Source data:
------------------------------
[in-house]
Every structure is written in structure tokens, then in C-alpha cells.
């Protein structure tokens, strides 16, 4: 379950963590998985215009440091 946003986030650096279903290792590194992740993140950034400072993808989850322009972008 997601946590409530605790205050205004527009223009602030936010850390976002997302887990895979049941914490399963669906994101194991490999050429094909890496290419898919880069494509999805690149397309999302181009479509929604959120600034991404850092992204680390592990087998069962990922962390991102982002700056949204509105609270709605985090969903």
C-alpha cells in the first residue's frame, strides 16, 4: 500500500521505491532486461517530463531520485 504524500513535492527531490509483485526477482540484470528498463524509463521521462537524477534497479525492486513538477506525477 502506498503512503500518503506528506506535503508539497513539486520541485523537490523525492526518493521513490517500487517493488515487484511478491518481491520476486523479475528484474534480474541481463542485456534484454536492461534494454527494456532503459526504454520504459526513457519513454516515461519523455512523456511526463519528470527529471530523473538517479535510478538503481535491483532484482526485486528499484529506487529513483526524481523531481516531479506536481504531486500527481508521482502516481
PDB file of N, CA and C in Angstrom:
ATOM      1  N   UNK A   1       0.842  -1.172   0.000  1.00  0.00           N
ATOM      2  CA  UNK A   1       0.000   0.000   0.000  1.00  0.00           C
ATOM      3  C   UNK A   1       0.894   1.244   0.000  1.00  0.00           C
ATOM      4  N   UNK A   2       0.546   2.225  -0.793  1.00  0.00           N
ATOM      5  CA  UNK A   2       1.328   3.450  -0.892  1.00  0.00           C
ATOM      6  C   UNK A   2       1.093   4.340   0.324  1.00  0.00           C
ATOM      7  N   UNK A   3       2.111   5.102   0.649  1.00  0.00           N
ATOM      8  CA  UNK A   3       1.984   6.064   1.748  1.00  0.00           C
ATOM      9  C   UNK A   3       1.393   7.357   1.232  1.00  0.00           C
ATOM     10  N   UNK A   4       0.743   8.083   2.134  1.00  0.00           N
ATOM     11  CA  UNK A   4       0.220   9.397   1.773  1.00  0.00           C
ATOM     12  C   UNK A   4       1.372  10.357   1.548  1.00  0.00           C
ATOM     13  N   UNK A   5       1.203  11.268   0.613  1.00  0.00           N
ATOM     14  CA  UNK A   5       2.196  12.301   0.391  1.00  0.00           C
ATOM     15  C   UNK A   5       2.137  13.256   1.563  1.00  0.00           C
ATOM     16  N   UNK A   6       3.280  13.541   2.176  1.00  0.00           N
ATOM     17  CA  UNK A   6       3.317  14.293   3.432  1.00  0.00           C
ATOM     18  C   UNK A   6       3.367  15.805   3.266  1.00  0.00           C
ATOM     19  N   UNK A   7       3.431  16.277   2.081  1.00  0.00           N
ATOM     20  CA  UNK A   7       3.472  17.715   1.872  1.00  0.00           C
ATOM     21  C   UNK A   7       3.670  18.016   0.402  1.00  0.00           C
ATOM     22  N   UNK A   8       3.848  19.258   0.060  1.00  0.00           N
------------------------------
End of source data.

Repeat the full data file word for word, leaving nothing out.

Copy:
[in-house]
Every structure is written in structure tokens, then in C-alpha cells.
């Protein structure tokens, strides 16, 4: 379950963590998985215009440091 946003986030650096279903290792590194992740993140950034400072993808989850322009972008 997601946590409530605790205050205004527009223009602030936010850390976002997302887990895979049941914490399963669906994101194991490999050429094909890496290419898919880069494509999805690149397309999302181009479509929604959120600034991404850092992204680390592990087998069962990922962390991102982002700056949204509105609270709605985090969903």
C-alpha cells in the first residue's frame, strides 16, 4: 500500500521505491532486461517530463531520485 504524500513535492527531490509483485526477482540484470528498463524509463521521462537524477534497479525492486513538477506525477 502506498503512503500518503506528506506535503508539497513539486520541485523537490523525492526518493521513490517500487517493488515487484511478491518481491520476486523479475528484474534480474541481463542485456534484454536492461534494454527494456532503459526504454520504459526513457519513454516515461519523455512523456511526463519528470527529471530523473538517479535510478538503481535491483532484482526485486528499484529506487529513483526524481523531481516531479506536481504531486500527481508521482502516481
PDB file of N, CA and C in Angstrom:
ATOM      1  N   UNK A   1       0.842  -1.172   0.000  1.00  0.00           N
ATOM      2  CA  UNK A   1       0.000   0.000   0.000  1.00  0.00           C
ATOM      3  C   UNK A   1       0.894   1.244   0.000  1.00  0.00           C
ATOM      4  N   UNK A   2       0.546   2.225  -0.793  1.00  0.00           N
ATOM      5  CA  UNK A   2       1.328   3.450  -0.892  1.00  0.00           C
ATOM      6  C   UNK A   2       1.093   4.340   0.324  1.00  0.00           C
ATOM      7  N   UNK A   3       2.111   5.102   0.649  1.00  0.00           N
ATOM      8  CA  UNK A   3       1.984   6.064   1.748  1.00  0.00           C
ATOM      9  C   UNK A   3       1.393   7.357   1.232  1.00  0.00           C
ATOM     10  N   UNK A   4       0.743   8.083   2.134  1.00  0.00           N
ATOM     11  CA  UNK A   4       0.220   9.397   1.773  1.00  0.00           C
ATOM     12  C   UNK A   4       1.372  10.357   1.548  1.00  0.00           C
ATOM     13  N   UNK A   5       1.203  11.268   0.613  1.00  0.00           N
ATOM     14  CA  UNK A   5       2.196  12.301   0.391  1.00  0.00           C
ATOM     15  C   UNK A   5       2.137  13.256   1.563  1.00  0.00           C
ATOM     16  N   UNK A   6       3.280  13.541   2.176  1.00  0.00           N
ATOM     17  CA  UNK A   6       3.317  14.293   3.432  1.00  0.00           C
ATOM     18  C   UNK A   6       3.367  15.805   3.266  1.00  0.00           C
ATOM     19  N   UNK A   7       3.431  16.277   2.081  1.00  0.00           N
ATOM     20  CA  UNK A   7       3.472  17.715   1.872  1.00  0.00           C
ATOM     21  C   UNK A   7       3.670  18.016   0.402  1.00  0.00           C
ATOM     22  N   UNK A   8       3.848  19.258   0.060  1.00  0.00           N